“Today's consumer wants to know where and how their food is produced and many are willing to pay more in order to support the environment, animal welfare and small local farms, while keeping dollars in the community. Consumers are voting with their dollars, buying from places they feel are transparent.” (May 2018 Twin Cities Business).

A general profile of our targeted clients.

Our targeted clients are people who live within a 40+ mile radius of Glencoe who are looking to buy organic/natural foods for socio-environmental reasons, preventative health reasons, or because they are trying to treat current illness or want to get their health questions answers.

We are looking to partner with the conscious consumer and grower. Our partnerships serve the community by selling local produce at better margins to farmers, offering education on a healthier lifestyle to consumers, offering rewarding work environment to employees, carrying nutritious food for the community and creating opportunities for everyone to partner with their neighbors through non-profits, community activism or initiatives that improve the quality of life in our area.  

Co-ops spend 24% of revenue on wages and benefits vs. 16% at conventional grocers.

21% of co-ops products come from local or cooperative producers vs. 2% in conventional stores.

The average co-op recycles 81% of it’s plastic waste and composts 74% of its food waste vs 29% of plastic waste and 36% of food waste, respectively, for corporate grocers. (May 2018 Twin Cities Business).

Share of the market  we currently have and/or anticipate.

Competition is stiff. Target, Walmart and Cash Wise/Coborns & Aldi are our chief competitors. Cash Wise/Coborns have natural foods sections, Walmart and Aldi carry some organic produce, Target, Walmart and Aldi all have a small amount of natural foods dispersed throughout the store.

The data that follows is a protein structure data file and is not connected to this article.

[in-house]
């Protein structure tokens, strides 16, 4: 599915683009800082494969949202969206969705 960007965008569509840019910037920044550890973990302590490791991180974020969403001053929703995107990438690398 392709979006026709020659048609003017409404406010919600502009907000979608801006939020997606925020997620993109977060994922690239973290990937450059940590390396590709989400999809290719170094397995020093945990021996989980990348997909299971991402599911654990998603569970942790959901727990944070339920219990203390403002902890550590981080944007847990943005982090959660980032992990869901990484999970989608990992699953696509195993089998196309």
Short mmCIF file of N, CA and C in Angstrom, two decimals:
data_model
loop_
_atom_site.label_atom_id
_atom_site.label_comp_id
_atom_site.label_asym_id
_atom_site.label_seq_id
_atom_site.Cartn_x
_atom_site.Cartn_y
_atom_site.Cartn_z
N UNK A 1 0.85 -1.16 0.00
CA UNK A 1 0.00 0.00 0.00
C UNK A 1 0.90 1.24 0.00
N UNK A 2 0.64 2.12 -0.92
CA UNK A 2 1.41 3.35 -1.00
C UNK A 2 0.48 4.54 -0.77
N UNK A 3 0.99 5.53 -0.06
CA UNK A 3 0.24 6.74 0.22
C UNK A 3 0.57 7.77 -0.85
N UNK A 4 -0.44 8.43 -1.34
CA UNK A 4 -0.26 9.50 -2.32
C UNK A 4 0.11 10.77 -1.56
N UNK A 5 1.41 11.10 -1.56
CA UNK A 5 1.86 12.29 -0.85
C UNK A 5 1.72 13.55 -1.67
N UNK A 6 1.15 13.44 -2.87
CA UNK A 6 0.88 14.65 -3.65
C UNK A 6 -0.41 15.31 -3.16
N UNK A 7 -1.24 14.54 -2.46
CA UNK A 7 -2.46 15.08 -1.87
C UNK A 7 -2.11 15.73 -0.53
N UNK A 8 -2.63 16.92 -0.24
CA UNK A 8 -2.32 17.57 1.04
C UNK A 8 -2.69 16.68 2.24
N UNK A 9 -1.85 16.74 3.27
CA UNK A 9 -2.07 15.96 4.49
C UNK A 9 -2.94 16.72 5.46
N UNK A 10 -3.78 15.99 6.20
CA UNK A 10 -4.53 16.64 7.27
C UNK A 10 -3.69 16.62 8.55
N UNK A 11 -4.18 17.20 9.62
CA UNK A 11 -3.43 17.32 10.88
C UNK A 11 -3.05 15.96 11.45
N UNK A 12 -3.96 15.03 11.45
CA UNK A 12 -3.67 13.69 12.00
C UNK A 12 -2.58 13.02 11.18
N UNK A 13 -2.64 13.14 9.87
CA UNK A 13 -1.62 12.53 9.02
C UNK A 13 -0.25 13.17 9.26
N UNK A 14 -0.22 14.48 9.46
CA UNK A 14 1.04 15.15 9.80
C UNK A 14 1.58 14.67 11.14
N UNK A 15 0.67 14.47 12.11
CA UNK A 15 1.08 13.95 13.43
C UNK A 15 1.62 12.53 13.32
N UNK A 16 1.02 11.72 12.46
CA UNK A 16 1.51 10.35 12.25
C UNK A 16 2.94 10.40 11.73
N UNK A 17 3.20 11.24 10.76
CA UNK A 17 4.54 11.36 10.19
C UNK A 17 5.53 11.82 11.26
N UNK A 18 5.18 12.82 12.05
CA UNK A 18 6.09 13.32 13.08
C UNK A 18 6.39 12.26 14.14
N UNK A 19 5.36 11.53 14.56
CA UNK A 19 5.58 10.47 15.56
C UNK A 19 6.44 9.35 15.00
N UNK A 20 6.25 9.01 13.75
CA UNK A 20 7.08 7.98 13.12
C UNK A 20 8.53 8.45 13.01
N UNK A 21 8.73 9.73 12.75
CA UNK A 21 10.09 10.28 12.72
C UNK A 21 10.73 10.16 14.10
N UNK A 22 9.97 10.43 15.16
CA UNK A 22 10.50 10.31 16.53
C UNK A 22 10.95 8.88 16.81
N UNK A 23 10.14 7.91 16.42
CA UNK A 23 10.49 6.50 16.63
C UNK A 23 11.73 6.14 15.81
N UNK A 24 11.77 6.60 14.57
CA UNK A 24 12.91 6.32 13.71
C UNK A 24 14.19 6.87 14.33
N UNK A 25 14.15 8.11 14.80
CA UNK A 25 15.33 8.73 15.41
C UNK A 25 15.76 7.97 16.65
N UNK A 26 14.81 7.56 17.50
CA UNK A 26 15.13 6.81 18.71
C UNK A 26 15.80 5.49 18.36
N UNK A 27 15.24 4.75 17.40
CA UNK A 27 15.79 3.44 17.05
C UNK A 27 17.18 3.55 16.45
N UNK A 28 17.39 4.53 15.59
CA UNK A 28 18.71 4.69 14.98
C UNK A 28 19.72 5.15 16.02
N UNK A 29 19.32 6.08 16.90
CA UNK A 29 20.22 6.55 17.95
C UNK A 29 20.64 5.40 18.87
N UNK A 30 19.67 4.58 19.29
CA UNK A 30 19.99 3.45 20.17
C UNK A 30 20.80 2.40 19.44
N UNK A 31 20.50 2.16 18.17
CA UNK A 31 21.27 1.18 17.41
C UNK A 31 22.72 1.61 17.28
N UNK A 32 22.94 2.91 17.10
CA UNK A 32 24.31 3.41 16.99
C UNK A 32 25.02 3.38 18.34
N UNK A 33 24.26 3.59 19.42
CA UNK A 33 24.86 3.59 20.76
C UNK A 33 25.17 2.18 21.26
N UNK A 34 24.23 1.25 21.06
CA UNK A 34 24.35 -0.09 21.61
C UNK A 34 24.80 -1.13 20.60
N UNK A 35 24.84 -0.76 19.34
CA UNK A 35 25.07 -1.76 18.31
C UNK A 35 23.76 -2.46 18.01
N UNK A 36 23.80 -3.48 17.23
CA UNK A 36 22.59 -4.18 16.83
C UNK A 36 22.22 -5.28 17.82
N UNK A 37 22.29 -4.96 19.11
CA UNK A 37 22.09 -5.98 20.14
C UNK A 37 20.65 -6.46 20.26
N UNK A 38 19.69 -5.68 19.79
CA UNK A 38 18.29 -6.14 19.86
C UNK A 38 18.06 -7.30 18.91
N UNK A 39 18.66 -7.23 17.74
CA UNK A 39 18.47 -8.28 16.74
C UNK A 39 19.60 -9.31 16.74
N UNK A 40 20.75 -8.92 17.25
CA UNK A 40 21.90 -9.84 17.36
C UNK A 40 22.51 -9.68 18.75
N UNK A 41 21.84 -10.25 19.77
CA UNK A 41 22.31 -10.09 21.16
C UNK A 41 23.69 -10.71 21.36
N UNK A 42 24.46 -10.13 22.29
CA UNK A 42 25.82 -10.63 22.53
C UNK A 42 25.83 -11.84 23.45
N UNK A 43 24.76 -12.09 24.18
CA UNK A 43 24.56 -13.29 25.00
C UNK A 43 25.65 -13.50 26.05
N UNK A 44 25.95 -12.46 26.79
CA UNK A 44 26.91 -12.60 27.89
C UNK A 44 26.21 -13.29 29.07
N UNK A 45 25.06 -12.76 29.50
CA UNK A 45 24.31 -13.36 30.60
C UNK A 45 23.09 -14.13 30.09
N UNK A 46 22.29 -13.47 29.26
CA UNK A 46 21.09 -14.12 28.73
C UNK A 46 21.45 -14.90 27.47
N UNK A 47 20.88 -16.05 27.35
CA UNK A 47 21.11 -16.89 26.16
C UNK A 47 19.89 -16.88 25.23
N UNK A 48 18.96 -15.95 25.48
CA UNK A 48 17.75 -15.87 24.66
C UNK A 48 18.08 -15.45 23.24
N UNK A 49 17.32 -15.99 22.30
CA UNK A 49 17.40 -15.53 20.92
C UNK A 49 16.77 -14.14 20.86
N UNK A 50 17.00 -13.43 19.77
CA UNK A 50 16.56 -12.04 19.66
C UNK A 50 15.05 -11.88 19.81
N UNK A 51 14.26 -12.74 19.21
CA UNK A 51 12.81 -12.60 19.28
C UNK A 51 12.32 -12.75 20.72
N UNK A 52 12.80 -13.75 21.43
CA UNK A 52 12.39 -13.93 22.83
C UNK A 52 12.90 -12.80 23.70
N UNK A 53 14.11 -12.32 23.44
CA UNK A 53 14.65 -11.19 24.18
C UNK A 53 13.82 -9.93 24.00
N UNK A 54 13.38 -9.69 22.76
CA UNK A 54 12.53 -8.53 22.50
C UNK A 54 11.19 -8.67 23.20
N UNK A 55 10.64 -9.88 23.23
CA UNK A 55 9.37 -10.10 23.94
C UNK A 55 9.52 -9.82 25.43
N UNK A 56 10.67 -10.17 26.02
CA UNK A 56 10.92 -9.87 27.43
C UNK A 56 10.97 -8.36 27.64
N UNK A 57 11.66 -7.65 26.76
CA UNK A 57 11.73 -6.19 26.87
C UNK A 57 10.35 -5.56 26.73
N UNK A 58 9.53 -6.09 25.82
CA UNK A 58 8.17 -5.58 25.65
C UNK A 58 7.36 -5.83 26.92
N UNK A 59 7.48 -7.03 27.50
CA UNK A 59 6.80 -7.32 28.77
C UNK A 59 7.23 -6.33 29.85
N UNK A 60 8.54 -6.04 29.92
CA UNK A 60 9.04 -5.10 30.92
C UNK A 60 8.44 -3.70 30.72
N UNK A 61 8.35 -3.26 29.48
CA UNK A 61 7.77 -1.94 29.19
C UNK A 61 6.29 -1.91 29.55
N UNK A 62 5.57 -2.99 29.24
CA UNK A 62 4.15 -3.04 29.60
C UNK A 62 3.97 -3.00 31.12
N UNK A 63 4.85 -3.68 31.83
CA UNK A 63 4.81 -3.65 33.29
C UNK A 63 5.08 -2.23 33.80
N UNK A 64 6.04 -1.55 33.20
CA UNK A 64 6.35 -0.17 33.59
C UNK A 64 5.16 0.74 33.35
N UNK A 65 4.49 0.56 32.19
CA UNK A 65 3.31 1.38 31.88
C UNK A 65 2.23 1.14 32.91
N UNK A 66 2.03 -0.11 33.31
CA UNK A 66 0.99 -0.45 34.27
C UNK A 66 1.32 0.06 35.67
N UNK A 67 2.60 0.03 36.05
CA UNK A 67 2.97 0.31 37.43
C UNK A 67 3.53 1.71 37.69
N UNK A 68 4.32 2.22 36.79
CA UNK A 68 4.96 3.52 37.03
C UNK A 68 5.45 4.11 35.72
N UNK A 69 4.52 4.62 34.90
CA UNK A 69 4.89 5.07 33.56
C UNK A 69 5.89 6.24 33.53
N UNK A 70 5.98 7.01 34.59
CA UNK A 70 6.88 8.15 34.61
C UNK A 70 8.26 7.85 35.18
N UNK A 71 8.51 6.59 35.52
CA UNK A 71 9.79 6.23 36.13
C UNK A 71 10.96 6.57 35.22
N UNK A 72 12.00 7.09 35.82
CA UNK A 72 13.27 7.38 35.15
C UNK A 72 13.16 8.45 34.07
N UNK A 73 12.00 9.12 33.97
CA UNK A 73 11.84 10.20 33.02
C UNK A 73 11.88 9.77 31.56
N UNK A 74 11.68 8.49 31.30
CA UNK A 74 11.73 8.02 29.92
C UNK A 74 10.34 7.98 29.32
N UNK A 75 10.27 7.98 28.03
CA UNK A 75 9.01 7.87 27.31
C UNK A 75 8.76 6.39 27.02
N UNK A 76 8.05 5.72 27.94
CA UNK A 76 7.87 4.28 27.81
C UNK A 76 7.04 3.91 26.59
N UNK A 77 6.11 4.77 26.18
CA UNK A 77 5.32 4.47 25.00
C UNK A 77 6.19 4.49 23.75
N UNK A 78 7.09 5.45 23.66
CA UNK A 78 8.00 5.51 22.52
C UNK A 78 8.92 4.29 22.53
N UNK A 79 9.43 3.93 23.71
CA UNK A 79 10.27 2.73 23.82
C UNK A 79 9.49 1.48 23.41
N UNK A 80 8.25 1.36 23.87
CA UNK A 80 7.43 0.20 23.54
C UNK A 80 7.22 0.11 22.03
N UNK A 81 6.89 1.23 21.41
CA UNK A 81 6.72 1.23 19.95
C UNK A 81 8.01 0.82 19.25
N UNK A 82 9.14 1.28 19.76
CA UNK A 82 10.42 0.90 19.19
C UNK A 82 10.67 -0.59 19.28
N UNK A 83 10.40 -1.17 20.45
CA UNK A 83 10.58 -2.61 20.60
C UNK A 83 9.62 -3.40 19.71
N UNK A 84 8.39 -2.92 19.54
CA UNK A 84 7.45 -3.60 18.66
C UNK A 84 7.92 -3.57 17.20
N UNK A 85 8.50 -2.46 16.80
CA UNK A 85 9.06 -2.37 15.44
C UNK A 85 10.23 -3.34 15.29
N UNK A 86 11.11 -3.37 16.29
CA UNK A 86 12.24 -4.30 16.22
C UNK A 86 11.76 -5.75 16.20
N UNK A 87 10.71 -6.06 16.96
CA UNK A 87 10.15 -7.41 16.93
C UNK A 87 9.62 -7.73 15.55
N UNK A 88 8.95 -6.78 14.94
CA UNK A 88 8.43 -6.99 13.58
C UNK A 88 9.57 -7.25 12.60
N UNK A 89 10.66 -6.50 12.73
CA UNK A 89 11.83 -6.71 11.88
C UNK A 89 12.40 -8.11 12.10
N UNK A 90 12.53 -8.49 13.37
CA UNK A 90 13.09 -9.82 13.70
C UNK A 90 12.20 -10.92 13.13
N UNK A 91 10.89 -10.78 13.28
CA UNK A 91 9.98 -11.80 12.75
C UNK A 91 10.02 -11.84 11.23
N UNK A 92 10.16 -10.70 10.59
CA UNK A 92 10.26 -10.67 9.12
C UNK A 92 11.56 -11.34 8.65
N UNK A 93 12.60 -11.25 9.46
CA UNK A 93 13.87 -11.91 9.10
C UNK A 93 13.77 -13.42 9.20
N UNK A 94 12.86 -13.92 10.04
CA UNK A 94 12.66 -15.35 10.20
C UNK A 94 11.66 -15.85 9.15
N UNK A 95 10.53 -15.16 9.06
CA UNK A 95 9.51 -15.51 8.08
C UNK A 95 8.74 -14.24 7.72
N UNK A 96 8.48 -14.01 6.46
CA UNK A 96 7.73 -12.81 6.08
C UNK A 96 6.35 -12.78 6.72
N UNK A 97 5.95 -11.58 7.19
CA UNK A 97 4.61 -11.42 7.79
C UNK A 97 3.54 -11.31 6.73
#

Co-op stores were created by member-owners and guided by the shared mission of providing whole, healthy, organic and local foods from farmers and producers that use sustainable practices, pay fair wages, use fair trade and contribute to local economy. Co-ops are not bound by higher up corporate decisions that force cookie cutter inventories into their stores. Co-ops offer local, wider variety of inventory tailored to our area and customer.

The co-ops’ ability to continue to drive growth with substantially smaller stores and more limited selections of all manner of goods than their commercial rivals is due to their mission-driven approach. “Conventional stores are marketing organics,” says Exec Dir of Cooperative Development Services (advisor to co-ops. “Co-ops do more than sell products, their value proposition is relationships - relationships with members, employees, the community, and the environment.”